I recently showed my work to a renowned artist. I asked, "Was this good art?"
The work in question had both curved and straight lines.
He then recounted previous conversations with artists. They had opined better art was more consistent. Combining straight and curves lines was not as such "the better" art. Being consistent with lines in the image was considered the more desirable method in art.
Now I have great respect for this artist and that has not changed.
So I spent the effort to make the work more aesthetically "better".
Something remained unsettled within.
My life is reflected in my artistic work. It a combination of straight lines and curved lines. I love movement, adventure, and spontaneity. Yet I also adhere to rules and standards. So the most personally meaningful presentation is a combination of straight and curved lines.
As I move further down the road of expressing a personal style of art, this issue is slowly growing in importance
However I chose to present the one I considered most aesthetically "better". I have been one to adhere to standards of care in medicine, so it should not be surprising that I would adhere to the opinion of one whose aesthetic judgment I trusted.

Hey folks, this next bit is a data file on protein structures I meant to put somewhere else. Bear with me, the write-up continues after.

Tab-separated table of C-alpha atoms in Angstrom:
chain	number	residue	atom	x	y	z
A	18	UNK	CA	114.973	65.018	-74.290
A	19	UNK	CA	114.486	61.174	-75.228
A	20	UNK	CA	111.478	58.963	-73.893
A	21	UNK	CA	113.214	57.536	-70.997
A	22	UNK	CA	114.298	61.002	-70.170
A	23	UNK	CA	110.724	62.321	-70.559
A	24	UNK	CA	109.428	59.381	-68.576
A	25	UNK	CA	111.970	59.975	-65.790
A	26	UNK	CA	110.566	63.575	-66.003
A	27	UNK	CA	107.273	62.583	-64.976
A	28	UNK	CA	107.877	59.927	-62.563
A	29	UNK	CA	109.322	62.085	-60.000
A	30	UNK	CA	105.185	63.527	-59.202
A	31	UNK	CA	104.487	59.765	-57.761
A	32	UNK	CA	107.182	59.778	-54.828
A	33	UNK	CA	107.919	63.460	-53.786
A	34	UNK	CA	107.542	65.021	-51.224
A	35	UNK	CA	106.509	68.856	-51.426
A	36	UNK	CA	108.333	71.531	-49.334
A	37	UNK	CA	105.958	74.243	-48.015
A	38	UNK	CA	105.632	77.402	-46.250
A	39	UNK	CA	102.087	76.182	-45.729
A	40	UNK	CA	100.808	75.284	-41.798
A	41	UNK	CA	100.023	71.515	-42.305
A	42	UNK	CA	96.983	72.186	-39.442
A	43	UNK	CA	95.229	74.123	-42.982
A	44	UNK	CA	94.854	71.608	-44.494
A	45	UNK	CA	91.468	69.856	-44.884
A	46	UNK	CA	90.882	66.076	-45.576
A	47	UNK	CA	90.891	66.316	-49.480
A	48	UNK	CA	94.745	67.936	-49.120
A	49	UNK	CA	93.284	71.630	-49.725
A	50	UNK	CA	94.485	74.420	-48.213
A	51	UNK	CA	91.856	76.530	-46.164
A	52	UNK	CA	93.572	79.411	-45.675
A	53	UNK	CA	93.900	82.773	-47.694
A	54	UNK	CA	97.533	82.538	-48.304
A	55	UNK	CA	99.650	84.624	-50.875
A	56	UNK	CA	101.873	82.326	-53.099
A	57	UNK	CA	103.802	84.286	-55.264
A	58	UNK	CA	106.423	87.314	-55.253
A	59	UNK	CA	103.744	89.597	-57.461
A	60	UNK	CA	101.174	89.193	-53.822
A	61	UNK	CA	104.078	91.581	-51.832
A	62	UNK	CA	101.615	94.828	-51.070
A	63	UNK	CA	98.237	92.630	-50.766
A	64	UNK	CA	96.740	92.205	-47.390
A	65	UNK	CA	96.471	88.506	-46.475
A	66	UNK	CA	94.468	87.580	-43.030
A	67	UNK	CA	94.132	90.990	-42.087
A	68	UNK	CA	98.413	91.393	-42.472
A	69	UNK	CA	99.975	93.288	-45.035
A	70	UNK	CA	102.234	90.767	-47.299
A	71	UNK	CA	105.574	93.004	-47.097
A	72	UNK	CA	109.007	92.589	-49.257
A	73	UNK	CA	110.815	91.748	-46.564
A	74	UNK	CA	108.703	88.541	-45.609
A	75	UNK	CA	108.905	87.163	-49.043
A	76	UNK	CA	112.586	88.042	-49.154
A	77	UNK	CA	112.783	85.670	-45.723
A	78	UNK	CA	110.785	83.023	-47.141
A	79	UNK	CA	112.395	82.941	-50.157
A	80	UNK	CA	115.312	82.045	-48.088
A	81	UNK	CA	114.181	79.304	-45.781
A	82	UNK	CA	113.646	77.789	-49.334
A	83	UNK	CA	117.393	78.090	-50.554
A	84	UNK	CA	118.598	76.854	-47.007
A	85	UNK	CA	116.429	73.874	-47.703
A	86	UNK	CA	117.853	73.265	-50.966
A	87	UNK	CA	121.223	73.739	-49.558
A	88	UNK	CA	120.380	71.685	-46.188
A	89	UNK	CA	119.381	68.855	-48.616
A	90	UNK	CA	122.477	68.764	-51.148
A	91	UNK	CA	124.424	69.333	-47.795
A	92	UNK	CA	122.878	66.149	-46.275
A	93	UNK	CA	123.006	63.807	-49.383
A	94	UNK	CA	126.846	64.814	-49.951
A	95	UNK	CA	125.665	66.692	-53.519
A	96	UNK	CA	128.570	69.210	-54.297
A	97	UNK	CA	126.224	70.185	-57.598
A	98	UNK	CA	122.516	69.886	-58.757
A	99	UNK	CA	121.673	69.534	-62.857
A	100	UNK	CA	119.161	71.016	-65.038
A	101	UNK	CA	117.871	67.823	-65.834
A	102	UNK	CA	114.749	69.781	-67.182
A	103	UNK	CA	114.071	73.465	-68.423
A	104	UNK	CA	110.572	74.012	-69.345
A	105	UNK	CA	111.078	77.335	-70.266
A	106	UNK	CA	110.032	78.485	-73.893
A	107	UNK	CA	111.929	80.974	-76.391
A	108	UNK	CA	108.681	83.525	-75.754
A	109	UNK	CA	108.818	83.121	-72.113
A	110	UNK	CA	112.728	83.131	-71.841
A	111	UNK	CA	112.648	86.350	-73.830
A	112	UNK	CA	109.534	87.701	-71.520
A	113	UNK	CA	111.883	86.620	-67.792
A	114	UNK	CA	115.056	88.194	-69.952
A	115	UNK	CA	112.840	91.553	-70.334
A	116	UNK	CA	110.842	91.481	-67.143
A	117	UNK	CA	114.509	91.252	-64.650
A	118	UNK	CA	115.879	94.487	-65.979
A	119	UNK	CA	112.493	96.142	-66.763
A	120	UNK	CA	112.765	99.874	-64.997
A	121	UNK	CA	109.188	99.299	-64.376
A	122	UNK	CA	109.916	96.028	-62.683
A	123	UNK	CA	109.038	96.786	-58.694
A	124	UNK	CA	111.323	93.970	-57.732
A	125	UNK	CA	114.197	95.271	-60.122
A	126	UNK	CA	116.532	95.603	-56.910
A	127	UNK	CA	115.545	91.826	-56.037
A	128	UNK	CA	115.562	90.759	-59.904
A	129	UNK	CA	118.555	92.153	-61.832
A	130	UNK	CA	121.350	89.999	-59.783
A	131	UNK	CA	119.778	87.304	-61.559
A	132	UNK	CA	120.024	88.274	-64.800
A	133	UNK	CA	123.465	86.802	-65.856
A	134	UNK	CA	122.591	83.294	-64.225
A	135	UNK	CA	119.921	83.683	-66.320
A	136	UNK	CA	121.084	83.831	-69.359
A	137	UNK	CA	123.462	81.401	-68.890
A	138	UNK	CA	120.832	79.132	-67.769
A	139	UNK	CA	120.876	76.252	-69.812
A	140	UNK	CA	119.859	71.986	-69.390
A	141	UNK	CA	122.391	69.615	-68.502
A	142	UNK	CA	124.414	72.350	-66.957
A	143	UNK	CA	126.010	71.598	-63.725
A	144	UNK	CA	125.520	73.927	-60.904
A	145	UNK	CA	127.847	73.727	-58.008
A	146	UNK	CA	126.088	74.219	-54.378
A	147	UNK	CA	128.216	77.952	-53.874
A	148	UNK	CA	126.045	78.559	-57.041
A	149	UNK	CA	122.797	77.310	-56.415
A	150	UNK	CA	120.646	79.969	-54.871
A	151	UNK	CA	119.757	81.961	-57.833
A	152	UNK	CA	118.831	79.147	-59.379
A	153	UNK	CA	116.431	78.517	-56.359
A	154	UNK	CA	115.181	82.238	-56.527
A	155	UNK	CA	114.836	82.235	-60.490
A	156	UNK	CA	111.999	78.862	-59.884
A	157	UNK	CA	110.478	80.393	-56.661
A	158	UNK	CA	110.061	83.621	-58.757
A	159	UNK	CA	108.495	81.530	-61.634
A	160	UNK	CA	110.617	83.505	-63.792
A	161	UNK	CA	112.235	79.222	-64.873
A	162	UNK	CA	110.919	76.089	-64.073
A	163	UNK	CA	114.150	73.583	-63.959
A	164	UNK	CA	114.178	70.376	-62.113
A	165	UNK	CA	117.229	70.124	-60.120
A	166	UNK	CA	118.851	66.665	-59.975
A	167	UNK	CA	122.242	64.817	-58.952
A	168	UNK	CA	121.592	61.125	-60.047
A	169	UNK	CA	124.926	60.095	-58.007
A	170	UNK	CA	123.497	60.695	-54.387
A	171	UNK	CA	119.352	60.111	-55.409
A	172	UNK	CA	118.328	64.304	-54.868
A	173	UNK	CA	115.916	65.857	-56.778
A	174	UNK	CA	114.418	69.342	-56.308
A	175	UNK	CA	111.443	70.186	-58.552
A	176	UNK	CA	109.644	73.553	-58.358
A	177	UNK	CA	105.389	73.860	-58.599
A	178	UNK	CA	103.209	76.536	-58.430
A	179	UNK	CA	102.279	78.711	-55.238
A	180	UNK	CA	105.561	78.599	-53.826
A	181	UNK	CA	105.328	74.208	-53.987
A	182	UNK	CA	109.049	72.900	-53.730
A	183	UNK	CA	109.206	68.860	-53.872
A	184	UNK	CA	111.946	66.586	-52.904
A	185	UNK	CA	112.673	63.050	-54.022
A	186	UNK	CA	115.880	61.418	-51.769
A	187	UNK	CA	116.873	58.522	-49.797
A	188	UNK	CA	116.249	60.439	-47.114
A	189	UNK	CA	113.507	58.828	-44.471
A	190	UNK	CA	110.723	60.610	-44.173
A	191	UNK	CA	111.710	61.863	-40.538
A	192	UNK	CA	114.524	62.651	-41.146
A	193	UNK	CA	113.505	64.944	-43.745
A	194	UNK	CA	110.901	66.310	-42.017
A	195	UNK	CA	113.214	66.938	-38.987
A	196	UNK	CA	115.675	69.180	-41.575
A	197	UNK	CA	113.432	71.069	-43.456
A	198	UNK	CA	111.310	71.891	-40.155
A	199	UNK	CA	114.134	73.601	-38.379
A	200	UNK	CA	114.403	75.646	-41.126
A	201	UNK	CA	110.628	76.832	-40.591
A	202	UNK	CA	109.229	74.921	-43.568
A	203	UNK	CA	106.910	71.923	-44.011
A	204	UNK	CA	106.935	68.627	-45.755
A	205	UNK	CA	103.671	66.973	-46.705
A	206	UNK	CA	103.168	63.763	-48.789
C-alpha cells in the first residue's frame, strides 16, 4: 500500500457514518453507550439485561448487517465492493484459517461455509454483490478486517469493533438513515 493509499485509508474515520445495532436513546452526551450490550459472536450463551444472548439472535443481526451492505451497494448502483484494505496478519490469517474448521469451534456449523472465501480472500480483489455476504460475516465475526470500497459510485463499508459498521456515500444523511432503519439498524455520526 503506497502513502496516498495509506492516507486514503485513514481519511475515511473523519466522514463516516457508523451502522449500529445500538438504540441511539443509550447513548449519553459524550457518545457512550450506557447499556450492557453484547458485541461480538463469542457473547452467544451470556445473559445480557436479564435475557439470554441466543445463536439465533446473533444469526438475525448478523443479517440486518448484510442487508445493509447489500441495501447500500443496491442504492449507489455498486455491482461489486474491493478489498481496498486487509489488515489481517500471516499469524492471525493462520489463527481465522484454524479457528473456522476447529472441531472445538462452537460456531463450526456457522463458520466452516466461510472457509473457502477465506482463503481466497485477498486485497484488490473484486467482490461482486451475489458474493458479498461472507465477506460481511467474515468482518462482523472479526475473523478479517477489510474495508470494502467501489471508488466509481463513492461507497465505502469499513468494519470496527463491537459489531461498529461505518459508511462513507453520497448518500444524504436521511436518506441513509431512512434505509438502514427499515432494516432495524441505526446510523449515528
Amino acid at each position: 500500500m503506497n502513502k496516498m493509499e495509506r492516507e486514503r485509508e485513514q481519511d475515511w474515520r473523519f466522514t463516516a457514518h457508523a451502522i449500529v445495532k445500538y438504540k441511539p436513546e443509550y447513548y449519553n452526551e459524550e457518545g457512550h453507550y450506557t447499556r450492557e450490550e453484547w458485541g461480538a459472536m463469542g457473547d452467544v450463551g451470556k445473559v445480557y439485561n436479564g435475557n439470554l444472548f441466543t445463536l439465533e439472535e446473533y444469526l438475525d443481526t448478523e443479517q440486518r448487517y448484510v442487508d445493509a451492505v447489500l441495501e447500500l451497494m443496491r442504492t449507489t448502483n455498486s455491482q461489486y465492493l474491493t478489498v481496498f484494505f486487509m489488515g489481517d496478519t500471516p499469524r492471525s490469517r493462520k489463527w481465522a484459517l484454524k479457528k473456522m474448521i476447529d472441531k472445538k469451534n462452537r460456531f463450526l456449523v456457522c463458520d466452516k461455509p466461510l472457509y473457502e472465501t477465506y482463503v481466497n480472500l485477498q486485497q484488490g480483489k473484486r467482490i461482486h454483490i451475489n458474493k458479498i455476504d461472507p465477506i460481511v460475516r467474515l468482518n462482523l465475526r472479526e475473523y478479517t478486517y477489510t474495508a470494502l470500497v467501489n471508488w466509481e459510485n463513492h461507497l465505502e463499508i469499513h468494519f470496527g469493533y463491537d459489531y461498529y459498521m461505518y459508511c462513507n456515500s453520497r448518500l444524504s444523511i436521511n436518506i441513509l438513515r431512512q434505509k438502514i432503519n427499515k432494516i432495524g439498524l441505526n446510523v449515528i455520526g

The artistic journey has been a fascinating one for me, as I move from a science-based profession into a field completely dominated by opinion and personal experience.
As in most fields, one must follow those more experienced. But this is art and not medicine. There really are no rules in art. There are certainly generally agreed-upon ideas, but you won't lose your license or get sued because you did not obey the rule-of-thirds.
I am reminded that Picasso is attributed with saying: “Learn the rules like a pro, so you can break them like an artist."
I also recall the words from an unremembered source, "If you break the rules, you better have a damned good reason for it." Perhaps it was from my medical training, but it also fits my artistic training as well.
I have realized I need to express my own experience, regardless of outside opinion, by not adhering to generally accepted notions, IF I want to express something other that what the notion represents.By not following generally accepted notions I understand I would need to explain why I did not follow them.
It is a fascinating and awkward transition from a profession rife with scientific standards to one so much founded on personal expression and opinion. It is also remarkably freeing as well as a bit unsettling to not have an objective path to follow. I have to look within for direction, expression, and explanation.
This experience reminds me of my early years in medicine, when I had to make decisions and presentations in front of more skilled professionals. Eventually that anxious, exposed feeling subsided. It will with my art.